NCLB Neither Spurs Improvement Nor Prevents Failure

K-12 Testing

The federal No Child Left Behind (NCLB) law's adequate yearly progress (AYP) mechanism provides little clear or useful information about school quality and appears to be neither encouraging school improvement nor preventing failure, according to a recent report from the Harvard Civil Rights Project (HCRP). Rather, it is heaping unhelpful sanctions on schools serving low-income and minority-group students.

Politically motivated regulatory changes are easing the way to AYP for many schools that would have failed under the law's original rules. On the other hand, increased proficiency standards and an increase in tested grades are having the opposite effect, making it more difficult for many schools to make AYP, according to authors Ann Owens and Gail L. Sunderman. Add in various states' unique modifications to their accountability plans, and the result is a picture of school quality that is too muddled to interpret.

Noting that NCLB is in its fifth year and up for reauthorization in 2007, the authors say now is a good time to evaluate its impact and think about how to improve it. As part of a larger study on NCLB, they chose to examine six states with large percentages of minority and low-income students (Arizona, California, Georgia, Illinois, New York, and Virginia). Then they compared the characteristics of students in schools in improvement status to those of students in schools making AYP.

They found burgeoning lists of long-term "failing" schools, primarily those serving disadvantaged and minority students. But the increased labeling of schools is not producing improved learning. A comparison of state test and National Assessment of Educational Progress (NAEP) results suggests that state test results are being inflated by narrowing curriculum, teaching to the test and other strategies, while NAEP does not show significant academic progress or a decrease in the achievement gap.

Not only is NCLB's AYP mechanism a poor tool for gauging school improvement, the authors said, but state assessments themselves fail to provide a complete picture of what students know and neglect higher order or complex thinking skills.

The reason sanctions are falling hardest on schools that are highly segregated and serve mostly low-income and minority students has to do with the way the law sets up the annual progress requirements. It fails to recognize even substantial improvement for schools with many students starting out way behind, even though they have to make significantly greater progress than students in initially higher-performing schools for their schools to avoid a failing label.

In fact, the authors found many schools "needing improvement" are actually making progress comparable to or greater than those "making AYP." For example, in New York for grade 4 math, the percentage of students in so-called improvement schools scoring at or above the proficiency level in math increased by 4.80 percentage points, compared to an increase of just 0.90 for students in AYP schools.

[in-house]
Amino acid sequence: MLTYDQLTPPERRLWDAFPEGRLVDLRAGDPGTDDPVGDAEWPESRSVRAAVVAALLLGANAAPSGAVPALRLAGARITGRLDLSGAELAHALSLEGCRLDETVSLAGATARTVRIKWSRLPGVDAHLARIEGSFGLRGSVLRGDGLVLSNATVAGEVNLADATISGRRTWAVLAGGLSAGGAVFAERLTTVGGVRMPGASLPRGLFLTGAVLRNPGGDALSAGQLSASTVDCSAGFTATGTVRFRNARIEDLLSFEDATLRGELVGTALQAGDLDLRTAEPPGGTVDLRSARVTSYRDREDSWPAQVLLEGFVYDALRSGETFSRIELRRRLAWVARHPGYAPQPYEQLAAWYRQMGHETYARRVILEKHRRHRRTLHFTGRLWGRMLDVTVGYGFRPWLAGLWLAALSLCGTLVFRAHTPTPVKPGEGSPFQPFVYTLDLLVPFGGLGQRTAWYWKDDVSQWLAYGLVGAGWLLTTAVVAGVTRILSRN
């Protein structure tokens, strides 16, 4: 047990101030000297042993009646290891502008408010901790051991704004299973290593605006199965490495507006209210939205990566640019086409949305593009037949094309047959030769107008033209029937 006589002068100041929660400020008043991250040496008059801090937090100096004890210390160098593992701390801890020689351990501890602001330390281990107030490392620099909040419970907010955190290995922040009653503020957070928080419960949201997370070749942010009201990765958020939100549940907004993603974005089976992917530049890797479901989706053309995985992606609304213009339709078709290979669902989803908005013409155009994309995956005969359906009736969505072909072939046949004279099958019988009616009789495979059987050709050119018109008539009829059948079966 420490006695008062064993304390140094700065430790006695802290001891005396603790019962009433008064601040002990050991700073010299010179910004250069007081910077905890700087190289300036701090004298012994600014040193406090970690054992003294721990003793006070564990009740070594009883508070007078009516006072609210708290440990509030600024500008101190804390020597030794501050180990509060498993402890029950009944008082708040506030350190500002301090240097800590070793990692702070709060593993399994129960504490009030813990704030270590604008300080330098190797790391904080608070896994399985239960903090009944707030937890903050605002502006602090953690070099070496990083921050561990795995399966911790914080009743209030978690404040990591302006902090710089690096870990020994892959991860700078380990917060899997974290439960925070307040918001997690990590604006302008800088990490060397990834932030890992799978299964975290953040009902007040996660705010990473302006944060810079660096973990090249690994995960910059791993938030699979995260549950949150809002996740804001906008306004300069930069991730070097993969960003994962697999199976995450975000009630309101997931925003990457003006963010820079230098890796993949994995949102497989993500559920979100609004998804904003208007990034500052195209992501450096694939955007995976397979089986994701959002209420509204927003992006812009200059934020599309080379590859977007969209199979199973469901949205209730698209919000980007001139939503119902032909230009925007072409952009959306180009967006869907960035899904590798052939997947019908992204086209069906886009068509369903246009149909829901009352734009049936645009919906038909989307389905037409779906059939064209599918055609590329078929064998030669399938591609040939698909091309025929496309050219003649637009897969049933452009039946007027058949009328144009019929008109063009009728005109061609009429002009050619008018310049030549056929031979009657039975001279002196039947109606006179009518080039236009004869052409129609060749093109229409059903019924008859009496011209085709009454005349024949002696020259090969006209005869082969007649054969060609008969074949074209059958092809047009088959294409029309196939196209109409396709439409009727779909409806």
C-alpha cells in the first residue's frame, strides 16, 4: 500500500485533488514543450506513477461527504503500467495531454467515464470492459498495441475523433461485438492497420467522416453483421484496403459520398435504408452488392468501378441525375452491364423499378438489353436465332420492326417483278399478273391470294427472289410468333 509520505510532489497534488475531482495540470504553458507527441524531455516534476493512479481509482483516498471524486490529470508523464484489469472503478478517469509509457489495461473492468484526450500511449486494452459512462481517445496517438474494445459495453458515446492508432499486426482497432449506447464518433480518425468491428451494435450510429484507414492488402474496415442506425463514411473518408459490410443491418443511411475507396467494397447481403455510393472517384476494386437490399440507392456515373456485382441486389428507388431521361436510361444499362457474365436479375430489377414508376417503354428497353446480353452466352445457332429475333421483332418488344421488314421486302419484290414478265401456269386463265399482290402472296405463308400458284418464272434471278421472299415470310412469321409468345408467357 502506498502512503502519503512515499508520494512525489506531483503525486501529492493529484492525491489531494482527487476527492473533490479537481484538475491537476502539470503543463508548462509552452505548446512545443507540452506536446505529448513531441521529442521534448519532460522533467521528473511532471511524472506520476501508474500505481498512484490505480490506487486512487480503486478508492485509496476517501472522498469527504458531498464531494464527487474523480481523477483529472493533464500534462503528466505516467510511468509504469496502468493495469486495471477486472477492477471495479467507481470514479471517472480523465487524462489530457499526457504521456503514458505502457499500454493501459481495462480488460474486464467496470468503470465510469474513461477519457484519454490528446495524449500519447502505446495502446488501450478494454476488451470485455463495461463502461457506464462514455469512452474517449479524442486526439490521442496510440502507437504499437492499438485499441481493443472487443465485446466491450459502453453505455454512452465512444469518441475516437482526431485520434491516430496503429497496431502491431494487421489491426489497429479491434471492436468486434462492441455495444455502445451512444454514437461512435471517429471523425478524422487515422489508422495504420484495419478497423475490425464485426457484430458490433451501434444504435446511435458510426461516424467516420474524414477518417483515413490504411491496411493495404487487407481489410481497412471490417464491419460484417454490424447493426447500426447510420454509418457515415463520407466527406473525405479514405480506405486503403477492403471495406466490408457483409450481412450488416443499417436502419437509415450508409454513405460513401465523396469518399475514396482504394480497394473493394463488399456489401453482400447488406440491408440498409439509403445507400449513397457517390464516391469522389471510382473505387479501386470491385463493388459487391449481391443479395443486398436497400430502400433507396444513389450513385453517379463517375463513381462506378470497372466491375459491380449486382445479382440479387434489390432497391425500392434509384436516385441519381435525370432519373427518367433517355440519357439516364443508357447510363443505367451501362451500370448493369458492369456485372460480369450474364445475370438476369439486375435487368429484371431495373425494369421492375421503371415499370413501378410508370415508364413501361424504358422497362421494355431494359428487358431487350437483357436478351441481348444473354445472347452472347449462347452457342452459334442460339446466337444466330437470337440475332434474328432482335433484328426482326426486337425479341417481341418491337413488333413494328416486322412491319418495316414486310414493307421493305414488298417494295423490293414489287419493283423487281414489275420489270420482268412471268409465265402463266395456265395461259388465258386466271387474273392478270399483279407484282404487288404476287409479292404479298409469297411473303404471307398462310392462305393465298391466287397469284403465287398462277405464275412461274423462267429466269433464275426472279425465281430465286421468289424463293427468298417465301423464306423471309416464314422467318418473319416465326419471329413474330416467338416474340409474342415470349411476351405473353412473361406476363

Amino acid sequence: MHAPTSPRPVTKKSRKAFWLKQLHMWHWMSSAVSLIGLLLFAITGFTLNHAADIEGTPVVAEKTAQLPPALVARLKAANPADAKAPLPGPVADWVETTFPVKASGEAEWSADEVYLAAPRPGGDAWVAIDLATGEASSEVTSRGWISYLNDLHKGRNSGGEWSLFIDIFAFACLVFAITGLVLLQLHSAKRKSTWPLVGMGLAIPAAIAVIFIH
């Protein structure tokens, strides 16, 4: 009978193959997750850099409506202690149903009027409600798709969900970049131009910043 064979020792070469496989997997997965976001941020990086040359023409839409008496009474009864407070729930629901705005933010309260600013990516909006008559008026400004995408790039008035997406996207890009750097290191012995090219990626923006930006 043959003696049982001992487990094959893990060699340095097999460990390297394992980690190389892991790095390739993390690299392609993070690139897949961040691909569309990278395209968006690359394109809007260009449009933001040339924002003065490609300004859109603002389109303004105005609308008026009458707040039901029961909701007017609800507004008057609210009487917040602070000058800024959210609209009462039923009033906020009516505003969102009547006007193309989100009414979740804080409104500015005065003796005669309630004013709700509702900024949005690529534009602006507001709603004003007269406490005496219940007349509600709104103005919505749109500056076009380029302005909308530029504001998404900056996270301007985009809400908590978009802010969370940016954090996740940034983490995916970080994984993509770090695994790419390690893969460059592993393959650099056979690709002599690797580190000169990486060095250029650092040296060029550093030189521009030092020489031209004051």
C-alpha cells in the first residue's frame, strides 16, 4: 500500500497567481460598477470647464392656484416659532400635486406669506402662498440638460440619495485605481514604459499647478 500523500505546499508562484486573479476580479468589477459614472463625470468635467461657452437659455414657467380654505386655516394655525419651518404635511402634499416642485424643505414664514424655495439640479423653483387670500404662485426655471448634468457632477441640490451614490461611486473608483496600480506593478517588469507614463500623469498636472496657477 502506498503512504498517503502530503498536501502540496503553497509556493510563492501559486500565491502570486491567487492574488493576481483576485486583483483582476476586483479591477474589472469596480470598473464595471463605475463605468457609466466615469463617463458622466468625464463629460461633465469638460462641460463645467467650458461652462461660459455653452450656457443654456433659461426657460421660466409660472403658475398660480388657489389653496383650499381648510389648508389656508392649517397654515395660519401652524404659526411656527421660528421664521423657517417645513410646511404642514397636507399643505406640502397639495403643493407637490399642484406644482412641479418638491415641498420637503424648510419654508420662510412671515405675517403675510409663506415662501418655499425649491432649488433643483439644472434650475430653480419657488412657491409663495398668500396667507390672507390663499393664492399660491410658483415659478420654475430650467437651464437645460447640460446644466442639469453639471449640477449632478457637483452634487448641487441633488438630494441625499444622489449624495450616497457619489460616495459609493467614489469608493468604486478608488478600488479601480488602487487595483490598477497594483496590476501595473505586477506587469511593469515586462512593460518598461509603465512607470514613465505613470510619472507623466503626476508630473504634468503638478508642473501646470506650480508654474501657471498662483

The situation may even be murkier. Researcher Jerry Bracey recently pointed out a related scoring issue. A school or district that had many students scoring just below the "proficient" level would look good by a modest score gain that pushed many of those students across the cutoff line. Another district may make greater gains in average test scores, but if its students were already above the cut off, it would have a smaller increase in proficiency.

So-called growth or value-added models have been proposed as a solution to this problem and are being piloted, with federal approval, in North Carolina and Tennessee. However, the HCRP authors cite evidence that these states' use of growth models did little to change a school's improvement status.

The authors recommend that policymakers modify NCLB to acknowledge that 100% proficiency is highly unlikely and to establish realistic performance targets. They also recommend policymakers consider using "carefully designed" multiple measures, which they said could "provide additional information to enhance the validity of test scores and can serve as a counter weight to incentives to push out students who score low on achievement tests."

Echoing the recommendations of the Joint Organizational Statement on NCLB, the authors concluded, "Instead of concentrating sanctions on schools serving at-risk students, the Administration should consider legislation more in line with the original goal of the Title I program: providing these schools with support, rather than sanctions, to ensure more equitable performance by all students."

The full report, "School Accountability under NCLB: Aid or Obstacle for Measuring Racial Equity?" is available at

Bracey's blog is at

The Joint Organizational Statement on NCLB